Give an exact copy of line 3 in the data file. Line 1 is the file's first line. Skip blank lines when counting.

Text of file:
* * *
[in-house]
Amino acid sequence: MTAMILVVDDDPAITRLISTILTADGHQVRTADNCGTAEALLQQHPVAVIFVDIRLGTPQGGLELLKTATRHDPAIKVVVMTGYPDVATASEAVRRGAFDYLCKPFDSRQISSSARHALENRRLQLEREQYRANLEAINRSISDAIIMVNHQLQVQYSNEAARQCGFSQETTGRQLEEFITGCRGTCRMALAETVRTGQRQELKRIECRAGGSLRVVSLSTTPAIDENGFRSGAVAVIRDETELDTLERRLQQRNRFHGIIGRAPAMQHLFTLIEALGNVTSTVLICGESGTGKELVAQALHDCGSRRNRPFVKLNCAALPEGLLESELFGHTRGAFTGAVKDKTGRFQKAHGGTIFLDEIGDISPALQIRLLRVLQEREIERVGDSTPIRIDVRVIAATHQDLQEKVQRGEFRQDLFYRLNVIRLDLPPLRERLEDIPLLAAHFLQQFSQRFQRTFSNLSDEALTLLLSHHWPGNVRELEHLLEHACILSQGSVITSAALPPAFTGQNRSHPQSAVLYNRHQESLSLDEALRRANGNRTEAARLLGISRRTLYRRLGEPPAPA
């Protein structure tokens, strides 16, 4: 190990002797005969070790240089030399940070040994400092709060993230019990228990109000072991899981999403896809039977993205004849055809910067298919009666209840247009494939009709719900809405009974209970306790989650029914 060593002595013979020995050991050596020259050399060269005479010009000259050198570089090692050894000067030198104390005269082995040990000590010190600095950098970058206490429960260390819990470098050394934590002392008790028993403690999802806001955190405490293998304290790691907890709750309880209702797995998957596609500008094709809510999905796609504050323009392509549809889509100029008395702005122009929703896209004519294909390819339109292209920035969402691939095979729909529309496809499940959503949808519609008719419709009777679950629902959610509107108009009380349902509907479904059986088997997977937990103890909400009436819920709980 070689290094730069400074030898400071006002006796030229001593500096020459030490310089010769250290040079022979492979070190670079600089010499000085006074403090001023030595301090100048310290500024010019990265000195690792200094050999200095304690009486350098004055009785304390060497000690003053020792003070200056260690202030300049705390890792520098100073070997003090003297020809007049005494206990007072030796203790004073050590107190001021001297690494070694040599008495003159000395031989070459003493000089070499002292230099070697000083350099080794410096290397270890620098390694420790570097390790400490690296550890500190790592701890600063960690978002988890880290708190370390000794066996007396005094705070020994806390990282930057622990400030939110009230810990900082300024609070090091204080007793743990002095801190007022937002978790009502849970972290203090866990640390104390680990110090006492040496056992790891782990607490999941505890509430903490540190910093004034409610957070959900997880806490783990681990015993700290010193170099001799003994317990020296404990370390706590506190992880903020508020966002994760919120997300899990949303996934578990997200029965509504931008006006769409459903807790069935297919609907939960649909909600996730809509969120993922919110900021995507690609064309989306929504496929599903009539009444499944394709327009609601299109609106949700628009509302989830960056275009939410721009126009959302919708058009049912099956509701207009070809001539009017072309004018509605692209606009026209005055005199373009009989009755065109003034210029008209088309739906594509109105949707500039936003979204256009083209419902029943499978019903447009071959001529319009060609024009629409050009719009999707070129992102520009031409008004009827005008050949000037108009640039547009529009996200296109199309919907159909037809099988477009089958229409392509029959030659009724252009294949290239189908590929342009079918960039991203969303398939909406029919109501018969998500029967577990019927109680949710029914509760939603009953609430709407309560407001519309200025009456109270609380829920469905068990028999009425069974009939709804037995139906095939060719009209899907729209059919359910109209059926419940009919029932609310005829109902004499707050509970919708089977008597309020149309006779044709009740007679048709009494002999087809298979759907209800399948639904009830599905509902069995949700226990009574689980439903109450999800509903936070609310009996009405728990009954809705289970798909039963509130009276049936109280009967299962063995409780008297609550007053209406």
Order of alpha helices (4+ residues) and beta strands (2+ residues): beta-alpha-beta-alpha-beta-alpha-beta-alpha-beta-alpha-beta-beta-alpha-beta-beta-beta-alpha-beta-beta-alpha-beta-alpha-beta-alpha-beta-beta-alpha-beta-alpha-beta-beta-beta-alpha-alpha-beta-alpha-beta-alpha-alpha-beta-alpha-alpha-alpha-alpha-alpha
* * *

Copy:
């Protein structure tokens, strides 16, 4: 190990002797005969070790240089030399940070040994400092709060993230019990228990109000072991899981999403896809039977993205004849055809910067298919009666209840247009494939009709719900809405009974209970306790989650029914 060593002595013979020995050991050596020259050399060269005479010009000259050198570089090692050894000067030198104390005269082995040990000590010190600095950098970058206490429960260390819990470098050394934590002392008790028993403690999802806001955190405490293998304290790691907890709750309880209702797995998957596609500008094709809510999905796609504050323009392509549809889509100029008395702005122009929703896209004519294909390819339109292209920035969402691939095979729909529309496809499940959503949808519609008719419709009777679950629902959610509107108009009380349902509907479904059986088997997977937990103890909400009436819920709980 070689290094730069400074030898400071006002006796030229001593500096020459030490310089010769250290040079022979492979070190670079600089010499000085006074403090001023030595301090100048310290500024010019990265000195690792200094050999200095304690009486350098004055009785304390060497000690003053020792003070200056260690202030300049705390890792520098100073070997003090003297020809007049005494206990007072030796203790004073050590107190001021001297690494070694040599008495003159000395031989070459003493000089070499002292230099070697000083350099080794410096290397270890620098390694420790570097390790400490690296550890500190790592701890600063960690978002988890880290708190370390000794066996007396005094705070020994806390990282930057622990400030939110009230810990900082300024609070090091204080007793743990002095801190007022937002978790009502849970972290203090866990640390104390680990110090006492040496056992790891782990607490999941505890509430903490540190910093004034409610957070959900997880806490783990681990015993700290010193170099001799003994317990020296404990370390706590506190992880903020508020966002994760919120997300899990949303996934578990997200029965509504931008006006769409459903807790069935297919609907939960649909909600996730809509969120993922919110900021995507690609064309989306929504496929599903009539009444499944394709327009609601299109609106949700628009509302989830960056275009939410721009126009959302919708058009049912099956509701207009070809001539009017072309004018509605692209606009026209005055005199373009009989009755065109003034210029008209088309739906594509109105949707500039936003979204256009083209419902029943499978019903447009071959001529319009060609024009629409050009719009999707070129992102520009031409008004009827005008050949000037108009640039547009529009996200296109199309919907159909037809099988477009089958229409392509029959030659009724252009294949290239189908590929342009079918960039991203969303398939909406029919109501018969998500029967577990019927109680949710029914509760939603009953609430709407309560407001519309200025009456109270609380829920469905068990028999009425069974009939709804037995139906095939060719009209899907729209059919359910109209059926419940009919029932609310005829109902004499707050509970919708089977008597309020149309006779044709009740007679048709009494002999087809298979759907209800399948639904009830599905509902069995949700226990009574689980439903109450999800509903936070609310009996009405728990009954809705289970798909039963509130009276049936109280009967299962063995409780008297609550007053209406």